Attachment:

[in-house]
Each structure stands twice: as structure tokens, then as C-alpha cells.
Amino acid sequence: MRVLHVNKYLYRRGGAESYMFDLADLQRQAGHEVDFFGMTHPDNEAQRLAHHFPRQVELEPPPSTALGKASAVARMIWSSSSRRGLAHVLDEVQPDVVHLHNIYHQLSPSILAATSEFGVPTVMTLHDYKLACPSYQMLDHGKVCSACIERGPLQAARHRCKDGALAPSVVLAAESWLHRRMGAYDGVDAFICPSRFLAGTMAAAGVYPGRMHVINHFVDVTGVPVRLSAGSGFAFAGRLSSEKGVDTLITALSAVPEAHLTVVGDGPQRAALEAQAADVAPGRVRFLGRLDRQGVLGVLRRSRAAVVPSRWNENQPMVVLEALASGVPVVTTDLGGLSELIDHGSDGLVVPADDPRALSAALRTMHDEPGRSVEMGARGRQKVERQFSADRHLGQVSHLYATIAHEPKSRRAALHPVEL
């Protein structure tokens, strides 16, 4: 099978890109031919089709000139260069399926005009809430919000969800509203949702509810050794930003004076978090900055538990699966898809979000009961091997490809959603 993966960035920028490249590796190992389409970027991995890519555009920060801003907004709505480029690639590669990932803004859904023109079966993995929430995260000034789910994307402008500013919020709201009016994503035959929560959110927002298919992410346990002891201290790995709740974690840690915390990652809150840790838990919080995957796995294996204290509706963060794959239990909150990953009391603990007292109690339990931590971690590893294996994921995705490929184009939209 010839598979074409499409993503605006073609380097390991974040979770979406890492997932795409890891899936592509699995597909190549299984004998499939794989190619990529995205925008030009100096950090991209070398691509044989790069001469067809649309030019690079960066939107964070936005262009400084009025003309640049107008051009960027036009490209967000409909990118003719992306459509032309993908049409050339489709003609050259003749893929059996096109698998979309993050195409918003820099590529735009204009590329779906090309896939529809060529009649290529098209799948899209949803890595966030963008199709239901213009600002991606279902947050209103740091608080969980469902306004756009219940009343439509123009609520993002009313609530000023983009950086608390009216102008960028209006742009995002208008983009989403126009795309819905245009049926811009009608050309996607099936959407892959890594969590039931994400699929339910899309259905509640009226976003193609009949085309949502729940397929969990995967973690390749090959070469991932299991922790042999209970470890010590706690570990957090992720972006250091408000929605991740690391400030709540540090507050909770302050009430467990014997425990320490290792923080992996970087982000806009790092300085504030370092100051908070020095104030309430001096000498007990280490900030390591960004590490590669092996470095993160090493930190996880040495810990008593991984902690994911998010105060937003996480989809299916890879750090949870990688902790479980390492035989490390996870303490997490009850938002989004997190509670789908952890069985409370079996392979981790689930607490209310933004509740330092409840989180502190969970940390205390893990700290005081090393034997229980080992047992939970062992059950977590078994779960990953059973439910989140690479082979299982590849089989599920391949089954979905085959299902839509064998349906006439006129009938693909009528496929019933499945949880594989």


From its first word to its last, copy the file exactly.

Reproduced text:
[in-house]
Each structure stands twice: as structure tokens, then as C-alpha cells.
Amino acid sequence: MRVLHVNKYLYRRGGAESYMFDLADLQRQAGHEVDFFGMTHPDNEAQRLAHHFPRQVELEPPPSTALGKASAVARMIWSSSSRRGLAHVLDEVQPDVVHLHNIYHQLSPSILAATSEFGVPTVMTLHDYKLACPSYQMLDHGKVCSACIERGPLQAARHRCKDGALAPSVVLAAESWLHRRMGAYDGVDAFICPSRFLAGTMAAAGVYPGRMHVINHFVDVTGVPVRLSAGSGFAFAGRLSSEKGVDTLITALSAVPEAHLTVVGDGPQRAALEAQAADVAPGRVRFLGRLDRQGVLGVLRRSRAAVVPSRWNENQPMVVLEALASGVPVVTTDLGGLSELIDHGSDGLVVPADDPRALSAALRTMHDEPGRSVEMGARGRQKVERQFSADRHLGQVSHLYATIAHEPKSRRAALHPVEL
């Protein structure tokens, strides 16, 4: 099978890109031919089709000139260069399926005009809430919000969800509203949702509810050794930003004076978090900055538990699966898809979000009961091997490809959603 993966960035920028490249590796190992389409970027991995890519555009920060801003907004709505480029690639590669990932803004859904023109079966993995929430995260000034789910994307402008500013919020709201009016994503035959929560959110927002298919992410346990002891201290790995709740974690840690915390990652809150840790838990919080995957796995294996204290509706963060794959239990909150990953009391603990007292109690339990931590971690590893294996994921995705490929184009939209 010839598979074409499409993503605006073609380097390991974040979770979406890492997932795409890891899936592509699995597909190549299984004998499939794989190619990529995205925008030009100096950090991209070398691509044989790069001469067809649309030019690079960066939107964070936005262009400084009025003309640049107008051009960027036009490209967000409909990118003719992306459509032309993908049409050339489709003609050259003749893929059996096109698998979309993050195409918003820099590529735009204009590329779906090309896939529809060529009649290529098209799948899209949803890595966030963008199709239901213009600002991606279902947050209103740091608080969980469902306004756009219940009343439509123009609520993002009313609530000023983009950086608390009216102008960028209006742009995002208008983009989403126009795309819905245009049926811009009608050309996607099936959407892959890594969590039931994400699929339910899309259905509640009226976003193609009949085309949502729940397929969990995967973690390749090959070469991932299991922790042999209970470890010590706690570990957090992720972006250091408000929605991740690391400030709540540090507050909770302050009430467990014997425990320490290792923080992996970087982000806009790092300085504030370092100051908070020095104030309430001096000498007990280490900030390591960004590490590669092996470095993160090493930190996880040495810990008593991984902690994911998010105060937003996480989809299916890879750090949870990688902790479980390492035989490390996870303490997490009850938002989004997190509670789908952890069985409370079996392979981790689930607490209310933004509740330092409840989180502190969970940390205390893990700290005081090393034997229980080992047992939970062992059950977590078994779960990953059973439910989140690479082979299982590849089989599920391949089954979905085959299902839509064998349906006439006129009938693909009528496929019933499945949880594989």